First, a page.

I’m interested in any market research and/or customer insight that might exist. If providers are really successful, what is driving that? If struggling, what are the reasons behind that? From my perspective I see what I think is strong latent demand for privacy-respecting non-GAFAM service offerings, so if that’s not translating into customers and revenue it feels really important to try to understand what that’s about.

I think you may be right :wink: I do feel there’s some practical difference between federation that supports admins in the background (I’m thinking Coop Cloud for example), and rationalisation-through-federation across public-facing platforms (many many toolkits around the world, with not very good UI, generally speaking). I also wonder whether cross-regional federation has its own rationale, but I’m not sure what that is: UK/Europe or global North-South for example.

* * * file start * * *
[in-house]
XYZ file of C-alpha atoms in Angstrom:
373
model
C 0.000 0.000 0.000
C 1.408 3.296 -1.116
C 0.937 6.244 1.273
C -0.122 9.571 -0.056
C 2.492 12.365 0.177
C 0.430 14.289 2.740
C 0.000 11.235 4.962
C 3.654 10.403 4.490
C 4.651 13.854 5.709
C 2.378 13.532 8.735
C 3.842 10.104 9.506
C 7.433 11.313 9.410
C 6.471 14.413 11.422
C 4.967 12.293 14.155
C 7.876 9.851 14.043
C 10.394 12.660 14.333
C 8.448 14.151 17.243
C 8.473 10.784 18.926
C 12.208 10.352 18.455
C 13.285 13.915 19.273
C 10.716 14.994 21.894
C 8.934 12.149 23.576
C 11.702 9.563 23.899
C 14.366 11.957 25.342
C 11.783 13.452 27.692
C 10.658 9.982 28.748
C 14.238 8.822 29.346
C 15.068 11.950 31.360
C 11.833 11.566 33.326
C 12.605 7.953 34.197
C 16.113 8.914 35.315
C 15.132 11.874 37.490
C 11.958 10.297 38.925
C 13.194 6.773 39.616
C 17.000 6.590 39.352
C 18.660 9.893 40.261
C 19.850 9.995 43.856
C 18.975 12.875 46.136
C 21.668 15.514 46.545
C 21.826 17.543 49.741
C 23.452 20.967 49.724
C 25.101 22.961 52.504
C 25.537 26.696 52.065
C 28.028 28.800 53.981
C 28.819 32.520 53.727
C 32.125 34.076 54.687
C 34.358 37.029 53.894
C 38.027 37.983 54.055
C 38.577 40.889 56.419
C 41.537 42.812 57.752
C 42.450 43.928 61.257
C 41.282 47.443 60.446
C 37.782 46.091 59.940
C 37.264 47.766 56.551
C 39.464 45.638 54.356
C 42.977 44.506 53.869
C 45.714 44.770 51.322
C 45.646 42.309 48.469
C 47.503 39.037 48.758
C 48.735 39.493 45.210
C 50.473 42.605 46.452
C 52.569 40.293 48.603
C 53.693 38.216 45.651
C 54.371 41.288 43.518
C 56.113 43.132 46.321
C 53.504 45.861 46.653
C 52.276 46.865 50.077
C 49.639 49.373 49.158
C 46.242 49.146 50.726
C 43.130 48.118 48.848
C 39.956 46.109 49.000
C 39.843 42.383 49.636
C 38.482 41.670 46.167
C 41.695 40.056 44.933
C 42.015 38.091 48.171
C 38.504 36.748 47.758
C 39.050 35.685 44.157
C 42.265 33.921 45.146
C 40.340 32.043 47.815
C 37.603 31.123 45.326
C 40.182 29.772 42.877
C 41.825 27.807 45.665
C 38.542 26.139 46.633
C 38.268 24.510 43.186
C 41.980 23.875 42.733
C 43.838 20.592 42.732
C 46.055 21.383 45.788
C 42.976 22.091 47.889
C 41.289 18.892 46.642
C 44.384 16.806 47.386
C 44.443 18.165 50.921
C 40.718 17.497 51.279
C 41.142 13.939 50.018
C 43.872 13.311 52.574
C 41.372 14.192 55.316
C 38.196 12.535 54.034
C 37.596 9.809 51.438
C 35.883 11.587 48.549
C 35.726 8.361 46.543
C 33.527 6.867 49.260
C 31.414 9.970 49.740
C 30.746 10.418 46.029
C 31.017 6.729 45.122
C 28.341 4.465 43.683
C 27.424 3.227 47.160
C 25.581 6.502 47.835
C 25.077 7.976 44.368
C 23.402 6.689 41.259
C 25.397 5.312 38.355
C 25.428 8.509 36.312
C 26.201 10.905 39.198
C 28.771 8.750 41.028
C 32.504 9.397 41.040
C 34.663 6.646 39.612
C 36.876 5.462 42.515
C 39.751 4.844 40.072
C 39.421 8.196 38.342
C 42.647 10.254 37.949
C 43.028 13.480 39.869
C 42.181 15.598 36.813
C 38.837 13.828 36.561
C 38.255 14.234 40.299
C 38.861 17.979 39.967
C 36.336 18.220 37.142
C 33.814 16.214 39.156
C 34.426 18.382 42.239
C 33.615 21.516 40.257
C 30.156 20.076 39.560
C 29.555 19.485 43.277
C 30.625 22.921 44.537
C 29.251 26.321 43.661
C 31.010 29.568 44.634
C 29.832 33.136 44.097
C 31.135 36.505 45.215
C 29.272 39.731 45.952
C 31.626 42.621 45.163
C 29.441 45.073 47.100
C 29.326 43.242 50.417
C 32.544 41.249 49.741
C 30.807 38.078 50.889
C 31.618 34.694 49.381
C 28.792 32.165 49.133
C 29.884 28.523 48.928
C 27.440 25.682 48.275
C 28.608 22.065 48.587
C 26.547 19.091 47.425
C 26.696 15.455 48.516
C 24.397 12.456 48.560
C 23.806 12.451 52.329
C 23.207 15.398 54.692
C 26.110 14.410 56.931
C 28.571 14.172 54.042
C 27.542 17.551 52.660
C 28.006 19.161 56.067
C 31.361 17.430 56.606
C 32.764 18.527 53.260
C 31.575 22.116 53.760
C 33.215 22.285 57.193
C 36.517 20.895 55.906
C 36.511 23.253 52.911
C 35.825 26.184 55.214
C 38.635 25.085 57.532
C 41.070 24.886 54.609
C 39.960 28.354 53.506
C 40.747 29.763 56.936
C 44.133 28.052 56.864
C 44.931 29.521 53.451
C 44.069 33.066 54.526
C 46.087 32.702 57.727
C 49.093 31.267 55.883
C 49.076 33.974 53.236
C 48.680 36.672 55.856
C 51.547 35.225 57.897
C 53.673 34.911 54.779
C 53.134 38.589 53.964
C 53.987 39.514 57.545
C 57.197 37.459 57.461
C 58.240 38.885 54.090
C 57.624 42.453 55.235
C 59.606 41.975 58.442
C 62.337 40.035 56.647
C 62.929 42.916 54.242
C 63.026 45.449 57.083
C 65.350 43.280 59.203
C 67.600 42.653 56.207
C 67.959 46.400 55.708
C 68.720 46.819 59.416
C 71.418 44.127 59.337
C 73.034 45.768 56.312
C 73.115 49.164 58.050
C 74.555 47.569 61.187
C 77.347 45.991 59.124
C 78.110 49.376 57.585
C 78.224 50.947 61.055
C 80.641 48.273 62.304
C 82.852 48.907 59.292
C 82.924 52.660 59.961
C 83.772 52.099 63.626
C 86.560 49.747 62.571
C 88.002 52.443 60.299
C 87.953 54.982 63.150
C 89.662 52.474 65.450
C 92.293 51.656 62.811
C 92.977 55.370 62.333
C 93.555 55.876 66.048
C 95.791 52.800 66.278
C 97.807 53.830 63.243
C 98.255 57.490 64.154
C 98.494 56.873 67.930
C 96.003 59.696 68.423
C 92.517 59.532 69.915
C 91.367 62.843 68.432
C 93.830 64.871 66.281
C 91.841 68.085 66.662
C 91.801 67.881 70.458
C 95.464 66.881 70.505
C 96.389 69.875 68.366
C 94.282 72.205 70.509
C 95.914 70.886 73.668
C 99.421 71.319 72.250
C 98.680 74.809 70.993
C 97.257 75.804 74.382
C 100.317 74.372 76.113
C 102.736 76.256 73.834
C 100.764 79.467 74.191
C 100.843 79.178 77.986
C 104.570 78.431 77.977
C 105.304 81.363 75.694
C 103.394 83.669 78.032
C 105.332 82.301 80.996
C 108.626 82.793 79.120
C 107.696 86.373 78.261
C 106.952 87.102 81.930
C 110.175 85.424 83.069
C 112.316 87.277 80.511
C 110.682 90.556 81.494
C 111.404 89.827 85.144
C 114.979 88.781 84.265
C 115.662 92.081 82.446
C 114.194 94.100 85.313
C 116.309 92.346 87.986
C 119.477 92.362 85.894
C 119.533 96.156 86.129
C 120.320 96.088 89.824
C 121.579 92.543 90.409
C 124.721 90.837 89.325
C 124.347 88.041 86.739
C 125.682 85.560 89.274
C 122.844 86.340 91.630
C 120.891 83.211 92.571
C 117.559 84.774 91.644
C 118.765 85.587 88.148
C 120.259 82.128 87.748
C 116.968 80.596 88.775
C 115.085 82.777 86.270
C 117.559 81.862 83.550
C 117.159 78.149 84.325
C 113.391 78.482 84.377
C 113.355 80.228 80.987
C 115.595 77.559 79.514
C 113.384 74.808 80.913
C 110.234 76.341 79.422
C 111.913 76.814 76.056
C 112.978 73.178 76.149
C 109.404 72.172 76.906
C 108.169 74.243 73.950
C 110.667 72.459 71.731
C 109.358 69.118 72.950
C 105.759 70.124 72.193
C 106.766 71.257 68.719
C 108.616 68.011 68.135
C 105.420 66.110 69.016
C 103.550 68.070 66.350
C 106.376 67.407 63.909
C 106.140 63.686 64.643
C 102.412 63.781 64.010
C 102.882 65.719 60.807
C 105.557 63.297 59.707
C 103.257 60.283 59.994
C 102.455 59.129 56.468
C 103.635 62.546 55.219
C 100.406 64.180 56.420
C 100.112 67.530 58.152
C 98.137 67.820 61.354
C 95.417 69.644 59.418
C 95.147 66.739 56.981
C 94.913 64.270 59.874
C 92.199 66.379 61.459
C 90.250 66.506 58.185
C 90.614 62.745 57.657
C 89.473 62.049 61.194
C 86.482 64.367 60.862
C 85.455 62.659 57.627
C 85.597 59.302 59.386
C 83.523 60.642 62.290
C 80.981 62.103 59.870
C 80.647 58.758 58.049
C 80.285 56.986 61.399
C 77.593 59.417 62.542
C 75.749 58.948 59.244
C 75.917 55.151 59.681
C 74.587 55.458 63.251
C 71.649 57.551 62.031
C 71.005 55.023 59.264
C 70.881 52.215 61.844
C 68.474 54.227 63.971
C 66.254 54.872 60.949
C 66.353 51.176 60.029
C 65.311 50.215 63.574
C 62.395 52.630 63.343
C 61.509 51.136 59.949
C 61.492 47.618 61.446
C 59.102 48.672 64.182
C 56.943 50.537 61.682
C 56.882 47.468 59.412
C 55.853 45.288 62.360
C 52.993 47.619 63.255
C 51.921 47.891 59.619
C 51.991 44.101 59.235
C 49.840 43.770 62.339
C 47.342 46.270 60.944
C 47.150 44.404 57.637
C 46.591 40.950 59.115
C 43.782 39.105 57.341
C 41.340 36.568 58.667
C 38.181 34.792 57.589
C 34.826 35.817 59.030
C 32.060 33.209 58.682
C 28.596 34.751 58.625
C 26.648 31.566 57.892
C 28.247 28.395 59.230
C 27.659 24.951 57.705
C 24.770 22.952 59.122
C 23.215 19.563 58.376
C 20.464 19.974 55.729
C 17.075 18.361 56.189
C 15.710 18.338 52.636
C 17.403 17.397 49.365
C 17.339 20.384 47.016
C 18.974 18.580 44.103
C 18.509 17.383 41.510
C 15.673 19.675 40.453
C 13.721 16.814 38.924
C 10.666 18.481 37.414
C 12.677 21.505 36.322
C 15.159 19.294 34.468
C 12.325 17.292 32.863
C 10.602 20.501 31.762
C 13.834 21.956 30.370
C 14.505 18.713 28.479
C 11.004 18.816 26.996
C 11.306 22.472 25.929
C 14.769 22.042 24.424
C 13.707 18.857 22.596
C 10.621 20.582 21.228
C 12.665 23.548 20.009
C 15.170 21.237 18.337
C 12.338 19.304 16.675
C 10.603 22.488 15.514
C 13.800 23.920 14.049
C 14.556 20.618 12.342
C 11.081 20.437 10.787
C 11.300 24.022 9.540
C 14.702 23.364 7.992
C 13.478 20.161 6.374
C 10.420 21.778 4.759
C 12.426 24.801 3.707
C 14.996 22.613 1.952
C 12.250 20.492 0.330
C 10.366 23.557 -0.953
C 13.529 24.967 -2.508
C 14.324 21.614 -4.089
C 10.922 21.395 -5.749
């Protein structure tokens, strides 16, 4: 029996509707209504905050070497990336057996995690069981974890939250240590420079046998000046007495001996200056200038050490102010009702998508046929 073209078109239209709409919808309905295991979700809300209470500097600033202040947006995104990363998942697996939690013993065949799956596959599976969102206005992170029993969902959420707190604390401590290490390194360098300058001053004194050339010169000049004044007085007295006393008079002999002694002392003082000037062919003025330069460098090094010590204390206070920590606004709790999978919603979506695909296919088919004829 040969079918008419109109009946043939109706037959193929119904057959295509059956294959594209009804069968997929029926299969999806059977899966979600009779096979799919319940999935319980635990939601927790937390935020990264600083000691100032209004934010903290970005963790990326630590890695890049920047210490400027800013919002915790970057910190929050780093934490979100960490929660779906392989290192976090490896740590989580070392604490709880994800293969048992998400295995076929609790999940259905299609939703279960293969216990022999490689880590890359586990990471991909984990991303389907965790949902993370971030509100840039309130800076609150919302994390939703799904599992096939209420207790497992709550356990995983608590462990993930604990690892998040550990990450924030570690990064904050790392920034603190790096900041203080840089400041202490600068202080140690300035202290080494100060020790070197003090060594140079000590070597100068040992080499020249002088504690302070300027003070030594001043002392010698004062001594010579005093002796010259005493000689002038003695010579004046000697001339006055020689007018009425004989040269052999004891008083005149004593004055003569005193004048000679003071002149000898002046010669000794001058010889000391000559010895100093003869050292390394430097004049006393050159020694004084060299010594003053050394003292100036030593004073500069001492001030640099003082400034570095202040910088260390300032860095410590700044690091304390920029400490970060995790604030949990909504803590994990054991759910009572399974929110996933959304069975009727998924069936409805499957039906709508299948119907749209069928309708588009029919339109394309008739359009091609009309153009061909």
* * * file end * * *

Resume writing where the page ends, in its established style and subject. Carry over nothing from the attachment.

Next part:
@mikemh, I can make 2021-08-10T14:00:00Z, speak to you then!

EDIT: also added it to the calendar on

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Not that it’s any more important than the other aspects, but one thing I can focus around is the underlying ontology that can support a federated ecosystem. I’d be delighted to talk with others who share the interest.

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The chat today was @asimong @nolski @mikemh and Mary Fee. Shared chat is here:

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My hunch is that the way this challenge is to be addressed in the upcoming commons.hour project will be through specifying protocols, in a number of areas of practice within

  • Protocols of the platform - as a ‘commons of running code’
  • Protocols of the (async, text) media that we host (for example deliberations in this forum, a handbook, the public-facing website, etc)